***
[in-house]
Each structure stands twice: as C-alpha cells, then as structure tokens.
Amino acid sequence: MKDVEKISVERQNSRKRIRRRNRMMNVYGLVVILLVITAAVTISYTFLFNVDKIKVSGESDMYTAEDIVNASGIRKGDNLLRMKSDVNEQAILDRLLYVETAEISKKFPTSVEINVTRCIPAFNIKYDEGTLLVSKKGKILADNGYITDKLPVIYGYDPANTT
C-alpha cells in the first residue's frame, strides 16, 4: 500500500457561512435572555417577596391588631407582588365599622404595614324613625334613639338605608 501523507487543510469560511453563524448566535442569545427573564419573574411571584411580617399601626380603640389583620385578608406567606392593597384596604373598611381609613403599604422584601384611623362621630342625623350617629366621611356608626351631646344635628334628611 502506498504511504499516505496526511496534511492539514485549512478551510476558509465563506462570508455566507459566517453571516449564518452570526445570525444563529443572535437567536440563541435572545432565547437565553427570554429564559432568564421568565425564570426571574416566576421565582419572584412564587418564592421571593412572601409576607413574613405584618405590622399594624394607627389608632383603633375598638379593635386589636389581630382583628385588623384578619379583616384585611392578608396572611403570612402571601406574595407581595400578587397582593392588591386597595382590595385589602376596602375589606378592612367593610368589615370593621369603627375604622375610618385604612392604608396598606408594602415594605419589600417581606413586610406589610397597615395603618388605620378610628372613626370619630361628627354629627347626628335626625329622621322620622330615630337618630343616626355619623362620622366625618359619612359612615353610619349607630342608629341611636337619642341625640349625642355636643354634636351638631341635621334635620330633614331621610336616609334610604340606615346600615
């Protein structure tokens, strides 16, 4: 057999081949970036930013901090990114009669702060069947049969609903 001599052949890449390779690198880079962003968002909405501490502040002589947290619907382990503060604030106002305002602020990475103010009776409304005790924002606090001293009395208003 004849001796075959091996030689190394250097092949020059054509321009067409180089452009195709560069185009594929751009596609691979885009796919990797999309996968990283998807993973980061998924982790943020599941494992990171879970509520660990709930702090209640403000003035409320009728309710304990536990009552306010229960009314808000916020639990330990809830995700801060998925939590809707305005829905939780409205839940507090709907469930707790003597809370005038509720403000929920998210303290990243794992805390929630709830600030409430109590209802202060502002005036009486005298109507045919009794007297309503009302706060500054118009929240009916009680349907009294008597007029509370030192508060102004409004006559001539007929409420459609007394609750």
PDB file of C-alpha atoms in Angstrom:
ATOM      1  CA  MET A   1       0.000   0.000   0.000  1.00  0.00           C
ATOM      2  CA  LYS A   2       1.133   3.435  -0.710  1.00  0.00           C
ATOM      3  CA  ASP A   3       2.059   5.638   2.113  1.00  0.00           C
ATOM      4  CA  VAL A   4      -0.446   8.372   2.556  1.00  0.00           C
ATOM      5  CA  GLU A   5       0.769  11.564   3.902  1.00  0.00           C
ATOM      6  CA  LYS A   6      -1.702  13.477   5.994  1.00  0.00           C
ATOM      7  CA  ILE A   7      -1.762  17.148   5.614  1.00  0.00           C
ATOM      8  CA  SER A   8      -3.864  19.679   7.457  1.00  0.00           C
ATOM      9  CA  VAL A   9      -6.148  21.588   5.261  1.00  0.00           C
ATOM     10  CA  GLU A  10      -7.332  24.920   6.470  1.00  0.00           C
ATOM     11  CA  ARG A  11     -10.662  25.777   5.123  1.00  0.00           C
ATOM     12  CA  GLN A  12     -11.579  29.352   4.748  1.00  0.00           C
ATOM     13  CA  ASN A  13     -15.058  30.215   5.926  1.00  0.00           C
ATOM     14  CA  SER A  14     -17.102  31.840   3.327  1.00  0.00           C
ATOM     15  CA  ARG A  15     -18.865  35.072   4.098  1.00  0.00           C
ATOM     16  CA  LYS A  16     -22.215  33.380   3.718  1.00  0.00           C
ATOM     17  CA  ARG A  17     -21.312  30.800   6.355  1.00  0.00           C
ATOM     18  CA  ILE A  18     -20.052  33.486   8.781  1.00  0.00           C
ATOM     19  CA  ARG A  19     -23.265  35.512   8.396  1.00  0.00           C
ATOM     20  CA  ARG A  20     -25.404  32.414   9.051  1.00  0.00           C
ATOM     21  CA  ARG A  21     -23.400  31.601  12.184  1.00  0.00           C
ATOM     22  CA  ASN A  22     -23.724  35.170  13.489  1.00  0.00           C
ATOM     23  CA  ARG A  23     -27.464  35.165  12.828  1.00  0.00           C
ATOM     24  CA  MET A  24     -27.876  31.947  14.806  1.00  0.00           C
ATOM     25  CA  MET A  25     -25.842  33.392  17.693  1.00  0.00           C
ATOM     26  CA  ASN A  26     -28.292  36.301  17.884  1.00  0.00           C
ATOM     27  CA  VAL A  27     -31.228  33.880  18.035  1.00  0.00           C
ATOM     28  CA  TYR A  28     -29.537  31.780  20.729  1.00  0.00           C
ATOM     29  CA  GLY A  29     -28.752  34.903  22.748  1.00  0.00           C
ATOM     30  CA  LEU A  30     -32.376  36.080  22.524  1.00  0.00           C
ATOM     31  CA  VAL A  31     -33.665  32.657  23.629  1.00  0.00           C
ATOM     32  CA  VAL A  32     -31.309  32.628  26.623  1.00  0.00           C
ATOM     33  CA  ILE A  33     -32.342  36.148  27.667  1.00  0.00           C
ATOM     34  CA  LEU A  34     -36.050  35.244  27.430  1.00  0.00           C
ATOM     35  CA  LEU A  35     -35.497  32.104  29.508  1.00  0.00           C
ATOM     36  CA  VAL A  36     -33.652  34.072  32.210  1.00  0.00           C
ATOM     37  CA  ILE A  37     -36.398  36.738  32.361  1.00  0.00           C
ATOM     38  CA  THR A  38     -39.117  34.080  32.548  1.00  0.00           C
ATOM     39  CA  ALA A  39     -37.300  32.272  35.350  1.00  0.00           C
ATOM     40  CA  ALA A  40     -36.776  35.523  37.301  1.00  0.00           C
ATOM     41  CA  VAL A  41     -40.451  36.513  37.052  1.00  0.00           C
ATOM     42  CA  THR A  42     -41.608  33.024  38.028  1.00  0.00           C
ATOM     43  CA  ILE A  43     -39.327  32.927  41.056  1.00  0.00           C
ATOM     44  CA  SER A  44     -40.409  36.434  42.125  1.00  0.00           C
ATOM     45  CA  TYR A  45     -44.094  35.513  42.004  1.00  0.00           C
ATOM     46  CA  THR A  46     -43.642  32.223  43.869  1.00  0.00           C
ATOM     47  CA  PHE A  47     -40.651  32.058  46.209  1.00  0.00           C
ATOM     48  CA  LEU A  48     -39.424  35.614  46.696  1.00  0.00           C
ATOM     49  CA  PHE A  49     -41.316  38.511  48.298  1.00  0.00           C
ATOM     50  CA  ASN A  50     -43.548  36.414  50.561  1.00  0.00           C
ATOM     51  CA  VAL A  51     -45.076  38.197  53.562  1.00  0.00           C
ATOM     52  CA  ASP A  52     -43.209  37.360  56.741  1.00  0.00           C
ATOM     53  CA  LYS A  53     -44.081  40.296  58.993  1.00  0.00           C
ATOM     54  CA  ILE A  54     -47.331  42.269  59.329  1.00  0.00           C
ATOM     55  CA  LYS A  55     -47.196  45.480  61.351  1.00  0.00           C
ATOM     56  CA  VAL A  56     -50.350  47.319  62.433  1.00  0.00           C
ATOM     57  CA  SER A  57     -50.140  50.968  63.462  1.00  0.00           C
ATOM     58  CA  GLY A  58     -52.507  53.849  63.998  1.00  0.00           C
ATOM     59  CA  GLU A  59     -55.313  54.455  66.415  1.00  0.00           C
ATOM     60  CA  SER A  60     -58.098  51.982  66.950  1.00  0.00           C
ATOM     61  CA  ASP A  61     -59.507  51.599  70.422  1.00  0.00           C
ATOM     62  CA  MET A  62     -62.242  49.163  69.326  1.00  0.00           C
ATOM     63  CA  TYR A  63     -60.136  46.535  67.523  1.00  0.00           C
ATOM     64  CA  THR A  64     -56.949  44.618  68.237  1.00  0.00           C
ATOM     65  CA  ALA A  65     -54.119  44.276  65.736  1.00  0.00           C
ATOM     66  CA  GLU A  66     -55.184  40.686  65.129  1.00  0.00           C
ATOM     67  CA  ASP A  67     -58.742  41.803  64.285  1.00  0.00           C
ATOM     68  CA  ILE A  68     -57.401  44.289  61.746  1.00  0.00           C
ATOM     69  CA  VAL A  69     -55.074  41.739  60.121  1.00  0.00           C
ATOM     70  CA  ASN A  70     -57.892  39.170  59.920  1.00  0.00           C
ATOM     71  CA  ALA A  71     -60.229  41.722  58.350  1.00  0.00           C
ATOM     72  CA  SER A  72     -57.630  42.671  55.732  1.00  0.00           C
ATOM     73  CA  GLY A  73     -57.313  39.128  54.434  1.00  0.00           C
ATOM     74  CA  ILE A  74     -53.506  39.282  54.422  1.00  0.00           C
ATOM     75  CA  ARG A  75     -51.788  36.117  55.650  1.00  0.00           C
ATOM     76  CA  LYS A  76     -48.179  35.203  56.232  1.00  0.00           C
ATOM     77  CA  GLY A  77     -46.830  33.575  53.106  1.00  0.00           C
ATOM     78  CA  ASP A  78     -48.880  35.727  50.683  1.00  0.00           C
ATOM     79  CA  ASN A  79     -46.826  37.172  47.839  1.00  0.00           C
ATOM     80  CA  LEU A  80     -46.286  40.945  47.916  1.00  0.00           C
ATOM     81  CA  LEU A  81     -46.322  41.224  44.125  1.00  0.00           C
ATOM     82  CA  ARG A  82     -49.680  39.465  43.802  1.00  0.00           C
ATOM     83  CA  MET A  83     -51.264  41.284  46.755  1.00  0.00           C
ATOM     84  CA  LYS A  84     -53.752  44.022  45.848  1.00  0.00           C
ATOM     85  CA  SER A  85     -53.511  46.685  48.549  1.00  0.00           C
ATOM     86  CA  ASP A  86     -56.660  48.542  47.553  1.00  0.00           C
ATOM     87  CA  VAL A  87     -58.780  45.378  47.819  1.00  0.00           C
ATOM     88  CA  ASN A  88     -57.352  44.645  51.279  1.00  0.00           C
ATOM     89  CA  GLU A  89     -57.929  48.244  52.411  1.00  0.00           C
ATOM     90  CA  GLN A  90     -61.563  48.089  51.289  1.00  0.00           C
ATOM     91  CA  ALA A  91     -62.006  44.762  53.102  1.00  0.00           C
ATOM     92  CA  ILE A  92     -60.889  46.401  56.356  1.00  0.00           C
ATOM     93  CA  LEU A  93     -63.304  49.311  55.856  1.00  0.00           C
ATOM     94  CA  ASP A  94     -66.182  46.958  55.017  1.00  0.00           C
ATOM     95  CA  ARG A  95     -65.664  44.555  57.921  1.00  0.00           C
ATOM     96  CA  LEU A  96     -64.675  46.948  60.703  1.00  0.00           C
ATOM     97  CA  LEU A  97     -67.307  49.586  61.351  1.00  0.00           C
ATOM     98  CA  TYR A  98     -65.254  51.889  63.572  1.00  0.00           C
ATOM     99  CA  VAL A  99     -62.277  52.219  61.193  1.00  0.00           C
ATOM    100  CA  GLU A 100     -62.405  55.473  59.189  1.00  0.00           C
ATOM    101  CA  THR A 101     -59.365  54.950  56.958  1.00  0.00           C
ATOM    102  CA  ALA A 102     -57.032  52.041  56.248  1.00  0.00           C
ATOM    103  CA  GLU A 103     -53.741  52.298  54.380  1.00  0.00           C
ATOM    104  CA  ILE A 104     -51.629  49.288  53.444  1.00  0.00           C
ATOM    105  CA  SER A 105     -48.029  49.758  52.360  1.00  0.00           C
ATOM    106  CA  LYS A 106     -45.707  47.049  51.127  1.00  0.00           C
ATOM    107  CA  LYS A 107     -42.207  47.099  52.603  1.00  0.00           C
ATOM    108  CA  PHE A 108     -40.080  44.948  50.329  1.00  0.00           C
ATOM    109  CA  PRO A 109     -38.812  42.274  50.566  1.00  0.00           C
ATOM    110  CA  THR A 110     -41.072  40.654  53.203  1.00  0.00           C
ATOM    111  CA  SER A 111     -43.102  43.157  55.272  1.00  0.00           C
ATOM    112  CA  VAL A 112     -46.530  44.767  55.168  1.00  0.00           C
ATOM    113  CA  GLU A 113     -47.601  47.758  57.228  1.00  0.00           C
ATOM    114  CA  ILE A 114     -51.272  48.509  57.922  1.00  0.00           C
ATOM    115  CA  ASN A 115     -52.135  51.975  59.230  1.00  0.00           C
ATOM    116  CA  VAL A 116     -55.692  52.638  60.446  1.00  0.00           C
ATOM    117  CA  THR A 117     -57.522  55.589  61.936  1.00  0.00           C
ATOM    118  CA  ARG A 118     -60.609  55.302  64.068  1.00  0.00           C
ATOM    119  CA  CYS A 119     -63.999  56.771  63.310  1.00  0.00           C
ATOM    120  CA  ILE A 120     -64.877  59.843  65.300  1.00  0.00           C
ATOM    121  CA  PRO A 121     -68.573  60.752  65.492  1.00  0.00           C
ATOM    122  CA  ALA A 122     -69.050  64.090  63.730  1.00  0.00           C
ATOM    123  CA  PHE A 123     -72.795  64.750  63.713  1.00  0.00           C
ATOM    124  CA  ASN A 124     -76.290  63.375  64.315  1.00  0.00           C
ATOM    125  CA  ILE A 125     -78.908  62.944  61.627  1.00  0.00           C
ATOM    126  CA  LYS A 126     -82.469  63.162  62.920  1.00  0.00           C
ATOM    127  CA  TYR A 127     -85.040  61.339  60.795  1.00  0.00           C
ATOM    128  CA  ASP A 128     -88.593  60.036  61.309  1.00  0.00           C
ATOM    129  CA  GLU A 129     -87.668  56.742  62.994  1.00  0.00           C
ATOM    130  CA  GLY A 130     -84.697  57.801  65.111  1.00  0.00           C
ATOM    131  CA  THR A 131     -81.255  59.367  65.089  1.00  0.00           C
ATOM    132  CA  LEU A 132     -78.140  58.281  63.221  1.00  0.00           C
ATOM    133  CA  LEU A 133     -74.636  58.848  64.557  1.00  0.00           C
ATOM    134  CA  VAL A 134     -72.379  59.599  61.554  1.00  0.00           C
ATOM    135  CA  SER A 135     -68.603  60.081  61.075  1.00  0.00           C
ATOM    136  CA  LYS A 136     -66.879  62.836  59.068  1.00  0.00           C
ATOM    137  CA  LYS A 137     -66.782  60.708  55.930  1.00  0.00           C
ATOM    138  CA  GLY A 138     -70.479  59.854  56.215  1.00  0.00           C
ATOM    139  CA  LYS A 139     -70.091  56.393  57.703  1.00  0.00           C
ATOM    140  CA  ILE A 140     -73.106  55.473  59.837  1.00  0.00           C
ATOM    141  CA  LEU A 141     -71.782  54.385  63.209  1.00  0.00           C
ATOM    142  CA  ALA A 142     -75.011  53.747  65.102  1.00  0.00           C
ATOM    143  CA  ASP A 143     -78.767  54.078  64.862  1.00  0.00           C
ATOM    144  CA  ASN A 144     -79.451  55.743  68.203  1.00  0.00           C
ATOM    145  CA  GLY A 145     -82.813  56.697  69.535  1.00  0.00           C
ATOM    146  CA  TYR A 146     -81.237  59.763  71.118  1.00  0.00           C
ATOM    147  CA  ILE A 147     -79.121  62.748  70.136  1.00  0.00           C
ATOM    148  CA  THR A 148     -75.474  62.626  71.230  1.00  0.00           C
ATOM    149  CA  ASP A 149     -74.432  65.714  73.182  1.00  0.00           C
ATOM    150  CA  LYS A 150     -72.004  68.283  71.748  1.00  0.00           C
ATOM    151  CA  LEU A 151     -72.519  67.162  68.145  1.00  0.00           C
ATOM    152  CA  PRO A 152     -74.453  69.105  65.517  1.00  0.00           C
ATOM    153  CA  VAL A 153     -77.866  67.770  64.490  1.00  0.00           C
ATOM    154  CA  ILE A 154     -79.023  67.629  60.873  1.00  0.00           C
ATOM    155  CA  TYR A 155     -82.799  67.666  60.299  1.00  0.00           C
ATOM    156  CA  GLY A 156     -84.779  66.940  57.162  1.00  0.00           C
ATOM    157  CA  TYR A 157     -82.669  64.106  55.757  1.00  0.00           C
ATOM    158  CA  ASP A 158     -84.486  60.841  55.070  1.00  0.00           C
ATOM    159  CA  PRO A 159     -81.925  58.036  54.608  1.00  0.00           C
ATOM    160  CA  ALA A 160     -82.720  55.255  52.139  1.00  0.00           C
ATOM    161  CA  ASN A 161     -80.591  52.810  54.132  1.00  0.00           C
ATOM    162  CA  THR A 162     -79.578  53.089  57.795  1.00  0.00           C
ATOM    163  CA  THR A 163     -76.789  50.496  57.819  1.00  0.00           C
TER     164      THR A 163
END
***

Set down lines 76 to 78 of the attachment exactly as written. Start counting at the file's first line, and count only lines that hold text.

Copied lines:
ATOM     70  CA  ASN A  70     -57.892  39.170  59.920  1.00  0.00           C
ATOM     71  CA  ALA A  71     -60.229  41.722  58.350  1.00  0.00           C
ATOM     72  CA  SER A  72     -57.630  42.671  55.732  1.00  0.00           C